Jim Tette. Photo by K. Colton
Teamwork is the primary reason why the New York State Integrated Pest Management Program completed its twelfth year of activity on a note of success and accomplishment. Significant progress was made because the agricultural producers of our state continue to value the work of the IPM Program. They showed it by their participation as full members of the team of people who make IPM happen in New York.
The year was certainly a challenge in terms of pest management. Potato leafhoppers, late blight on tomatoes, small insects called thrips, which carry viruses to greenhouse crops, and leafrollers, which continue to damage apple crops, all had banner years. Fortunately there were IPM efforts underway that helped growers manage some of these pests effectively. Damage from others was at least mitigated by steps taken toward developing new IPM methods. For one, the leafroller, significant results will only come through a long-term effort exploring new options.
Working with the Statewide IPM Grower Advisory Committee has helped us gain a clear understanding of the priorities that agricultural producers have for the IPM Program. This 25-member committee serves as a sounding board, enabling producers to react to the way the program is progressing. It also plays a significant role in shaping the future of the Program. The committee carefully reviews the need for educational outreach and for the development of new IPM methods and recommends certain actions. It recognizes that level state funding for the past five years is beginning to create some unique constraints for all portions of the Program.
Through a strict accountability process, we have been able to determine that the bottom line for 1997 was that IPM efforts continued toprovide economic solutions to many pest problems facing agriculture in New York result in improved environmental stewardship on the part of New York agriculture, mostly through reduced loading of the environment increase the availability of alternative measures for managing pests so that producers are not caught in a squeeze due to pest or regulatory pressures obtain and disseminate information that reduces society's concerns over risks to health and the environment demonstrate that New York agriculture can be more sustainable and be in concert with concerns related to health and the environment document producers' progress in adopting IPM methods
While these impacts are significant in and of themselves, the activities that make the impacts possible are also worthy of mention. Activities are numerous and include 59 development and outreach projects that either uncovered new information or demonstrated new methods to agricultural producers. Among these activities are the production of newsletters for both participating and non-participating agricultural producers, training of Certified Crop Advisors, the publication of resource material such as fact sheets, manuals, and videotapes, and the writing of more than a hundred articles in newsletters and magazines on the why's and how-to's of IPM.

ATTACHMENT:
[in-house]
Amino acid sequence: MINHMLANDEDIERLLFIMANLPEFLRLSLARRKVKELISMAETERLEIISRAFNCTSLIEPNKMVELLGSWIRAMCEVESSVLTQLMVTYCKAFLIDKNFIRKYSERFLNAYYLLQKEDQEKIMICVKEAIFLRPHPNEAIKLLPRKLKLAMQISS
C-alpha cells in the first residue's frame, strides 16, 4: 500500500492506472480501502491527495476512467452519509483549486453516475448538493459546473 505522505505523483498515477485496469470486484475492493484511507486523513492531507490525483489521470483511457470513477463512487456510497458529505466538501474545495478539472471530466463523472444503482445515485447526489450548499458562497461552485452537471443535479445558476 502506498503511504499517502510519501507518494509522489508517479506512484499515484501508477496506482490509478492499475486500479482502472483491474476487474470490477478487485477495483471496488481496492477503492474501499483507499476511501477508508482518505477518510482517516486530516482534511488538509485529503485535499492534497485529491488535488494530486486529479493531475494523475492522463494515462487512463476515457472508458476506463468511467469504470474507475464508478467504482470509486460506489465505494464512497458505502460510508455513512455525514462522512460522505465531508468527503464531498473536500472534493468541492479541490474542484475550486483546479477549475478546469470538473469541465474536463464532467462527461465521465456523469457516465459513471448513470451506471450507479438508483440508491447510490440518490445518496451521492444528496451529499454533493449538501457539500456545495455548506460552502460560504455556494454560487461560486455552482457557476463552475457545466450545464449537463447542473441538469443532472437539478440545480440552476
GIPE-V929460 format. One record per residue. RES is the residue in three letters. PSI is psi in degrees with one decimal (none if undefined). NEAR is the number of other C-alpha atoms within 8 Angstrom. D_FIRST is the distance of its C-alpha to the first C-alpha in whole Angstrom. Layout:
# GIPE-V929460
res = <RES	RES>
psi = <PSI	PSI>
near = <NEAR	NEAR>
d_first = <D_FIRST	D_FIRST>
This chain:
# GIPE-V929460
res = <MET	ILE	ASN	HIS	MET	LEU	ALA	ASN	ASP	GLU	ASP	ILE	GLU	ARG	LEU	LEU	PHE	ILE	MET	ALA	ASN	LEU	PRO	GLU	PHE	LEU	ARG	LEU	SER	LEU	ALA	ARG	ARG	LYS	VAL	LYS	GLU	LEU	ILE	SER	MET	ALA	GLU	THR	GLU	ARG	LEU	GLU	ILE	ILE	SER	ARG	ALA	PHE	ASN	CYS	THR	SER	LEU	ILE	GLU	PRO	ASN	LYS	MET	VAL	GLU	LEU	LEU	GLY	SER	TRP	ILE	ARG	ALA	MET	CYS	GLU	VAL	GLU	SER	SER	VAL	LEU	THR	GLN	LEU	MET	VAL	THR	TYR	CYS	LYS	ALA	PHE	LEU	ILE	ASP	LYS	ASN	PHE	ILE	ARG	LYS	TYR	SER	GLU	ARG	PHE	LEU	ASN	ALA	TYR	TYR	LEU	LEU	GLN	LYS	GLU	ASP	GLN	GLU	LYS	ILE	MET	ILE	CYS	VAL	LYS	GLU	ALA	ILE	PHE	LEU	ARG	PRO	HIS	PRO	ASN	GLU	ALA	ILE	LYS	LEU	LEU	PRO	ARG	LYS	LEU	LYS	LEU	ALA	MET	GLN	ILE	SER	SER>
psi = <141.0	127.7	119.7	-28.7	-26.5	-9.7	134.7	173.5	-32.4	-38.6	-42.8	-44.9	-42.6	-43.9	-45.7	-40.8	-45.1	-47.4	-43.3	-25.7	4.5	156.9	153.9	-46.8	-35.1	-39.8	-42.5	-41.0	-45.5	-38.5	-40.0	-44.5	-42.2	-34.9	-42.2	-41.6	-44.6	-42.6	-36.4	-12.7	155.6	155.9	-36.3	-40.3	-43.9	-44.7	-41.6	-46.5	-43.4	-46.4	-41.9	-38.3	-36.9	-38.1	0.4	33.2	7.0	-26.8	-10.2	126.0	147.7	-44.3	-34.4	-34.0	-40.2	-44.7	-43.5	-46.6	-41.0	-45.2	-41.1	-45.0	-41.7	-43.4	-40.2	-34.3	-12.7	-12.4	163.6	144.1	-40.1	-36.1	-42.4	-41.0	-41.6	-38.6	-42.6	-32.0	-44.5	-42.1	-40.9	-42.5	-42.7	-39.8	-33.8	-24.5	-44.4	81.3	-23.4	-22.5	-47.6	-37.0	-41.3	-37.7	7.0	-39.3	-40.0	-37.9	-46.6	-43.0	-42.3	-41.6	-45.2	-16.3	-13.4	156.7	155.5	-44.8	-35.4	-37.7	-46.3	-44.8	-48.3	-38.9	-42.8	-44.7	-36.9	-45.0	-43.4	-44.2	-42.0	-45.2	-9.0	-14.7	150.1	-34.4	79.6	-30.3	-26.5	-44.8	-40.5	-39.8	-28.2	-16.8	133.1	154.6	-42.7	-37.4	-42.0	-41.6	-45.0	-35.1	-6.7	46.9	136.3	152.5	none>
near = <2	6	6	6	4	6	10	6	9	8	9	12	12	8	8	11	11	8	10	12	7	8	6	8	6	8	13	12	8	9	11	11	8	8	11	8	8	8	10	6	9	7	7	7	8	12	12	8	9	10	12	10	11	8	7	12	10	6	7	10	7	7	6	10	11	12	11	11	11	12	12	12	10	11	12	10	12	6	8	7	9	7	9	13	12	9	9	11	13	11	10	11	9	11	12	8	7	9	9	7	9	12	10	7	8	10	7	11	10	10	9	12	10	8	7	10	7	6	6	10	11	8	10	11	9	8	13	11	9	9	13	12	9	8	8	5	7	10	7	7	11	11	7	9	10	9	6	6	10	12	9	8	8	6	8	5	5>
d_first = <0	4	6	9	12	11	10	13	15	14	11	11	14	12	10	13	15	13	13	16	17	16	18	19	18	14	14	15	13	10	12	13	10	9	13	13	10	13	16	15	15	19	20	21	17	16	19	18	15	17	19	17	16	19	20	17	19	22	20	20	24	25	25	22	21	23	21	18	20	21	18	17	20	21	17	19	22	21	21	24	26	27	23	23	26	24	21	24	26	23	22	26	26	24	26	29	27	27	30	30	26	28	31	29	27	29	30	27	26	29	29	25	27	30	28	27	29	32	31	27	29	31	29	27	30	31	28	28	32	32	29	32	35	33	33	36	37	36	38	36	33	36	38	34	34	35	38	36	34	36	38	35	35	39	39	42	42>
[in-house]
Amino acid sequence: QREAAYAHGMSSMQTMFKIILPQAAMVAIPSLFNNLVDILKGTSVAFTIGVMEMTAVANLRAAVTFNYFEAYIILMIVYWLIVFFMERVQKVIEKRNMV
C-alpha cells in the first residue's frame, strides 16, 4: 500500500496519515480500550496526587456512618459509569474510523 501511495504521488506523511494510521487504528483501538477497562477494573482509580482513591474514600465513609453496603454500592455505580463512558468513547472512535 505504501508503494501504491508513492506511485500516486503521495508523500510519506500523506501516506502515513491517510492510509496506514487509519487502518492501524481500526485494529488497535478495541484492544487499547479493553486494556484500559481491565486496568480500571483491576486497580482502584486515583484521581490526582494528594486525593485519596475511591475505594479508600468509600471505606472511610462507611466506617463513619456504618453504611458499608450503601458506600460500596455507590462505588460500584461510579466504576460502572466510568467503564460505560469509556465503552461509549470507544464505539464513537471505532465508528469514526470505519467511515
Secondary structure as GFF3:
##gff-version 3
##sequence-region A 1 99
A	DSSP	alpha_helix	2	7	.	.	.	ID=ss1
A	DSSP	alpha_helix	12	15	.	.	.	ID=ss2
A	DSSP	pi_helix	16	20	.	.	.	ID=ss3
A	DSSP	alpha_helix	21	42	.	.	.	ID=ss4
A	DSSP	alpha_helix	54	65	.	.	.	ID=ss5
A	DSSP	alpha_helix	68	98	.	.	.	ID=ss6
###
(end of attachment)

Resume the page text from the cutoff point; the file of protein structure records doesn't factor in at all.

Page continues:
Even though we cannot see the answers to all of New York's pest problems, we can clearly see some future constraints on agricultural production in the state. The impact of the Food Quality Protection Act of 1996 is just beginning to be felt at the farm gate. While the Act affects only one of the array of IPM options (the chemical pesticide option), it does threaten to seriously disrupt an integrated approach to managing pests.
In the past I have often written about the word "integrated," indicating that there are no "silver bullets" insofar as pests are concerned. The potential loss of a portion of the pest management options agricultural producers have available to them makes it more imperative than ever that New York should continue to have an IPM program. Even as the debate about pesticide restrictions and cancellations heats up, IPM offers a different approach than that taken in many circles. Rather than seeking another pesticide to replace the one in danger, the IPM Program seeks to find alternative ways to manage a pest, ways that may depend on combining a pesticide with other tools.
All one need do is examine many of the results of projects that were funded by the IPM Program this year to see proof once again that agriculture's reliance upon pesticides can be reduced without adversely impacting the quality or yield of New York crops.
I believe the IPM Program clearly sees the trends, the needs, and the opportunities to bring the management of pests into more biological balance than ever before. We are fortunate to have the teamwork that is necessary to help us achieve this goal.
James P. Tette